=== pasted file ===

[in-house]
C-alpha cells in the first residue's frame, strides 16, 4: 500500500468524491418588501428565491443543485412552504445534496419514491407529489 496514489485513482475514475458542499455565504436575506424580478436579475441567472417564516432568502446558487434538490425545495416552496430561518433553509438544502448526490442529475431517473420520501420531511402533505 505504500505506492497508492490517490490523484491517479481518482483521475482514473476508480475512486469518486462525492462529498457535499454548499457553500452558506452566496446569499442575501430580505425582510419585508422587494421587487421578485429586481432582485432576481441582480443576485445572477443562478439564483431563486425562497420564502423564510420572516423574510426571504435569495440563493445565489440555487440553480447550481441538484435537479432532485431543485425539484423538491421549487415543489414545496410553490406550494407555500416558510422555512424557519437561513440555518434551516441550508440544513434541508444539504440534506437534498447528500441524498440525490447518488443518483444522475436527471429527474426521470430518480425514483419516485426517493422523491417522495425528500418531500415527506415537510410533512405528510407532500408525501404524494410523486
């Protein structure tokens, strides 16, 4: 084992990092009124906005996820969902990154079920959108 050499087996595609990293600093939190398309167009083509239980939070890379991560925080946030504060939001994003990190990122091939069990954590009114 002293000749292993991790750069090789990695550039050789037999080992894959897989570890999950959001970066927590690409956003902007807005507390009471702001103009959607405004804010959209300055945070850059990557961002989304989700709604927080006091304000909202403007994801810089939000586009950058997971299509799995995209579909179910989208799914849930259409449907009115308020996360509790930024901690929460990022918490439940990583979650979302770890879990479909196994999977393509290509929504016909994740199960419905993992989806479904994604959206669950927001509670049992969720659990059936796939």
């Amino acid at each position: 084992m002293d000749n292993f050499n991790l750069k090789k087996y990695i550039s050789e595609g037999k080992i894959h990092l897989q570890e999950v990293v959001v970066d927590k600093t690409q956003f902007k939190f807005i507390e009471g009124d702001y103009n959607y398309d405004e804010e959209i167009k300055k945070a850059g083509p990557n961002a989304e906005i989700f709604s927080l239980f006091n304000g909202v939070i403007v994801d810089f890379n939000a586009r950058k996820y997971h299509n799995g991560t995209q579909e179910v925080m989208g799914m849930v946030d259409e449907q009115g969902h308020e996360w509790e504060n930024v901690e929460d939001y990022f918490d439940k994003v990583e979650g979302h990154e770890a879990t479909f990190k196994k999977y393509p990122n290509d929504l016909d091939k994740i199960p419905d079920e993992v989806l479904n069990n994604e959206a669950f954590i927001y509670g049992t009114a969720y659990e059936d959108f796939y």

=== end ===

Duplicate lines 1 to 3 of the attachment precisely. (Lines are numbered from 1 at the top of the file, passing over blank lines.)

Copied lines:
[in-house]
C-alpha cells in the first residue's frame, strides 16, 4: 500500500468524491418588501428565491443543485412552504445534496419514491407529489 496514489485513482475514475458542499455565504436575506424580478436579475441567472417564516432568502446558487434538490425545495416552496430561518433553509438544502448526490442529475431517473420520501420531511402533505 505504500505506492497508492490517490490523484491517479481518482483521475482514473476508480475512486469518486462525492462529498457535499454548499457553500452558506452566496446569499442575501430580505425582510419585508422587494421587487421578485429586481432582485432576481441582480443576485445572477443562478439564483431563486425562497420564502423564510420572516423574510426571504435569495440563493445565489440555487440553480447550481441538484435537479432532485431543485425539484423538491421549487415543489414545496410553490406550494407555500416558510422555512424557519437561513440555518434551516441550508440544513434541508444539504440534506437534498447528500441524498440525490447518488443518483444522475436527471429527474426521470430518480425514483419516485426517493422523491417522495425528500418531500415527506415537510410533512405528510407532500408525501404524494410523486
């Protein structure tokens, strides 16, 4: 084992990092009124906005996820969902990154079920959108 050499087996595609990293600093939190398309167009083509239980939070890379991560925080946030504060939001994003990190990122091939069990954590009114 002293000749292993991790750069090789990695550039050789037999080992894959897989570890999950959001970066927590690409956003902007807005507390009471702001103009959607405004804010959209300055945070850059990557961002989304989700709604927080006091304000909202403007994801810089939000586009950058997971299509799995995209579909179910989208799914849930259409449907009115308020996360509790930024901690929460990022918490439940990583979650979302770890879990479909196994999977393509290509929504016909994740199960419905993992989806479904994604959206669950927001509670049992969720659990059936796939």